Ohio became the 25th US state to legalize medical marijuana on Wednesday, when Gov. John Kasich (R) signed legislation that will permit people diagnosed with certain chronic conditions to use the drug in vapor form, while still barring them from smoking it or growing it at home.
Now that half the states in this country, as well as Washington, D.C., and Guam, allow medical marijuana, according to statistics from the National Conference of State Legislatures, some analysts wonder whether the tide is becoming unstoppable.
Whatever the future holds for the rest of the nation, the pace of change has both proponents and detractors. In Ohio itself, Republicans and Democrats alike were divided in offering support and opposition to the bill when it passed through the legislature last month.
The bill had been dealt with expeditiously in an attempt to head off a ballot question proposed for the fall. The main group backing that ballot, Ohioans for Medical Marijuana, abandoned their efforts after the bill passed through the legislature, and they expressed their exuberance Wednesday at the announcement of Governor Kasich's signature.
"This is a joyous day for the thousands of Ohioans who will finally be able to safely access much-needed medicine," said spokesman Aaron Marshall in a statement. "As we continue this movement to bring medical marijuana to all Buckeyes who need it, we will remember today as a huge step forward."
The law will take effect in 90 days, but the medical marijuana program is not expected to be fully operational for another two years.
There are parameters and caveats within the legislation. For example, employers will still be able to maintain drug-free workplace policies and implement drug-testing. Towns will be at liberty to limit the number of dispensaries, or seek to ban them altogether. And no dispensary will be permitted within 500 feet of schools, public libraries, churches, parks, or playgrounds.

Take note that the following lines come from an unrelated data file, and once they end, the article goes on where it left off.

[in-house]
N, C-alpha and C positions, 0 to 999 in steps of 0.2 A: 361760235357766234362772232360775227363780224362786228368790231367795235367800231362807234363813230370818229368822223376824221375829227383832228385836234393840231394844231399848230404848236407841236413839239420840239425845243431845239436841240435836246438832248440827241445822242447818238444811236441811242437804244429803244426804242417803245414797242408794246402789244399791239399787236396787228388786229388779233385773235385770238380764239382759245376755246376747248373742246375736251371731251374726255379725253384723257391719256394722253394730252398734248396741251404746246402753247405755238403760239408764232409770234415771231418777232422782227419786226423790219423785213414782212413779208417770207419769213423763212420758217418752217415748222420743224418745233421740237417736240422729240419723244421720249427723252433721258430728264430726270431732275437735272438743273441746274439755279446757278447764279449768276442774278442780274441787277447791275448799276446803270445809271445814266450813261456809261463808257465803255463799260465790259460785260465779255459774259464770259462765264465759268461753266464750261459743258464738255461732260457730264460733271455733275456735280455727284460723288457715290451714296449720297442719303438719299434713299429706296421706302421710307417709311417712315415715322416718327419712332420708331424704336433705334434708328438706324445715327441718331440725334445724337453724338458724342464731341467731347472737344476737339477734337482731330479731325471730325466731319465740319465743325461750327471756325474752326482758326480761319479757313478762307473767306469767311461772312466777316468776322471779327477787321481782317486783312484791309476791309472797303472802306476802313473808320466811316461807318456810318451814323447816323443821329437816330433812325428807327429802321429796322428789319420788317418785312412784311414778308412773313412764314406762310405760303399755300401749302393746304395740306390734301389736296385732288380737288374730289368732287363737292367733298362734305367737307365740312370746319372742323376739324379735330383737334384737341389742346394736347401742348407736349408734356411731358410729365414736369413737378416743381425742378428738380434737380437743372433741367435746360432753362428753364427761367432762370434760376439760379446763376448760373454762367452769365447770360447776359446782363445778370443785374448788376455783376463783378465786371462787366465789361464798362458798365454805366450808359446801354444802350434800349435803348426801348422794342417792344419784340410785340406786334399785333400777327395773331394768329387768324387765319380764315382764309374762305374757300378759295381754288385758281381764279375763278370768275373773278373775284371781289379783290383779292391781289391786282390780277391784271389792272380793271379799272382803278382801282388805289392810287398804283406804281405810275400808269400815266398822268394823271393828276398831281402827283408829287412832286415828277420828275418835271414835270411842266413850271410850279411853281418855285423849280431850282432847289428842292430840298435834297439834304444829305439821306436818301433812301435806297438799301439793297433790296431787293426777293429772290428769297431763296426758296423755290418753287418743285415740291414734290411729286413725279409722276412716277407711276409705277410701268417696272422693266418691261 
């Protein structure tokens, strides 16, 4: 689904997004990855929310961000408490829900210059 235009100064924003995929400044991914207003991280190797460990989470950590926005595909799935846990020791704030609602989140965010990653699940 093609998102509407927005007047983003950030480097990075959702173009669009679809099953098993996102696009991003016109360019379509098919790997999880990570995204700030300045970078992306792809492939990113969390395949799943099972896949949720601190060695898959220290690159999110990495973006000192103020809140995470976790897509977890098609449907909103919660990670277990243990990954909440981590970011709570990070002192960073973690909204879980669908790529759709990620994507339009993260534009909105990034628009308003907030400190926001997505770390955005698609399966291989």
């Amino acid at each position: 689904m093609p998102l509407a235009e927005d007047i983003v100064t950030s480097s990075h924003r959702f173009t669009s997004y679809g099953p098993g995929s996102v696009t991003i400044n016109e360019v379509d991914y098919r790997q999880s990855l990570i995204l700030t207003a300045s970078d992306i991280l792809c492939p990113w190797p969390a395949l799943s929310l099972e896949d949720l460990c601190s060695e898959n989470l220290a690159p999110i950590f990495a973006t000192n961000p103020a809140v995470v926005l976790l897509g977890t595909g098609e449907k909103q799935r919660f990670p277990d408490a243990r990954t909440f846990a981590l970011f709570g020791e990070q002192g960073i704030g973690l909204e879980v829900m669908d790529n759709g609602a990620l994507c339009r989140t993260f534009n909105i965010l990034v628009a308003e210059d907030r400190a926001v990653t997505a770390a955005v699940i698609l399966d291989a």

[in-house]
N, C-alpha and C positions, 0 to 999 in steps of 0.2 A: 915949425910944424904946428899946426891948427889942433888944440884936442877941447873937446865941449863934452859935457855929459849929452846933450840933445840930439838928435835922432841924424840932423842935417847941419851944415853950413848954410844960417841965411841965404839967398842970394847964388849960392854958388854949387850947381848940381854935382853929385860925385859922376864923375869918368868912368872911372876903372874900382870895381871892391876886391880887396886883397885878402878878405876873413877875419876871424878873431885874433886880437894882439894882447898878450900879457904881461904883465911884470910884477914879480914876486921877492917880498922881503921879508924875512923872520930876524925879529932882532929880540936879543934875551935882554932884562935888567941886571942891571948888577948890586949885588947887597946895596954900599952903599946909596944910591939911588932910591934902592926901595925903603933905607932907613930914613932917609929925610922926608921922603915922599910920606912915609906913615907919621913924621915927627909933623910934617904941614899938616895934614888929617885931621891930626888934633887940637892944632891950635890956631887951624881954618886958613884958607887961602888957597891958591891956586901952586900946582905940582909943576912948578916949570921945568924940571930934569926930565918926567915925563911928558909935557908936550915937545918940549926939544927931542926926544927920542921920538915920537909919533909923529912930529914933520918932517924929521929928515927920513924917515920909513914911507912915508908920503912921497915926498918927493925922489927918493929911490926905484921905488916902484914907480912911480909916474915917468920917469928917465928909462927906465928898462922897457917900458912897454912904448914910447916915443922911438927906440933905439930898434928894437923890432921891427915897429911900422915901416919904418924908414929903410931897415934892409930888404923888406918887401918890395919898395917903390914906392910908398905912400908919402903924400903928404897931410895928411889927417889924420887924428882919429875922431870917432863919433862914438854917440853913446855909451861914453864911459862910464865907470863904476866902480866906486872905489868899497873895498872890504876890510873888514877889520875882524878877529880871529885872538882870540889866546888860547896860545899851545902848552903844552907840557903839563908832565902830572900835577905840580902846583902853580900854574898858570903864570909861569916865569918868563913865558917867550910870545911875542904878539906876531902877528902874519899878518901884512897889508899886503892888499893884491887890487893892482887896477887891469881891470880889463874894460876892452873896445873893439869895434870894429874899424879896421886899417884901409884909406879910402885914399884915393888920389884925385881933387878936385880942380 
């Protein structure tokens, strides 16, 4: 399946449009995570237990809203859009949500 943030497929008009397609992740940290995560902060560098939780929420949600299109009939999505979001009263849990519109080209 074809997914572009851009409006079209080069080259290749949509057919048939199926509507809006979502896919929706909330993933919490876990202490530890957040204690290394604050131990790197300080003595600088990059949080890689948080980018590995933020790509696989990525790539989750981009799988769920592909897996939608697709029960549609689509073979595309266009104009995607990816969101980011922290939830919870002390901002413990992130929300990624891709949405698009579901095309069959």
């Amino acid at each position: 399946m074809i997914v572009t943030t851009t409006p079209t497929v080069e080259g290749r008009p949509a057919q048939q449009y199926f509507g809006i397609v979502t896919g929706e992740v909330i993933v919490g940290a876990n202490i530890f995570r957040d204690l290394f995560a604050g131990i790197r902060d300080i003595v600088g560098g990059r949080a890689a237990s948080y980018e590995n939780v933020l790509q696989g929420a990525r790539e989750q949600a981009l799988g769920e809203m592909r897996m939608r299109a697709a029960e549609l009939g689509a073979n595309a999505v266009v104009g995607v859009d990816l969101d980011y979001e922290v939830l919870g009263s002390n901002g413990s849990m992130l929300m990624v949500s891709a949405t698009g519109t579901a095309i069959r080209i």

Debate surrounding the wider issue of medical marijuana continues to swirl, with some arguing that measurable benefits are already evident.
A study by Colleen Barry, a professor at the Johns Hopkins Bloomberg School of Public Health, for example, found that opioid overdose deaths fell by 25 percent on an annual basis following the passage of medical marijuana laws, compared with states that still had bans.
"Could medical marijuana be a safer alternative to opioids for chronic pain management?" Dr. Barry wrote in an op-ed for The New York Times. "Our study opened the door to that possibility, but it did not establish the causal mechanisms by which marijuana might influence overdose deaths and was conducted before the massive surge in heroin use and related overdose deaths."
Concerns remain about usage and side effects, however, as Molly Jackson reported for The Christian Science Monitor, with researchers suggesting that problems are bound to arise in such a "quickly-growing and little-regulated field":
But legalization is just one step to reaching many medical marijuana proponents' goal: another treatment option. And safety regulations have lagged far behind the drug's state-to-state progression, leaving many patients to wrestle with questions about usage and side effects. These are issues Americans usually expect pharmacies, manufacturers, and government regulators to have answered before a legal product is sold, including how much to take, when, and how.
This report contains material from the Associated Press.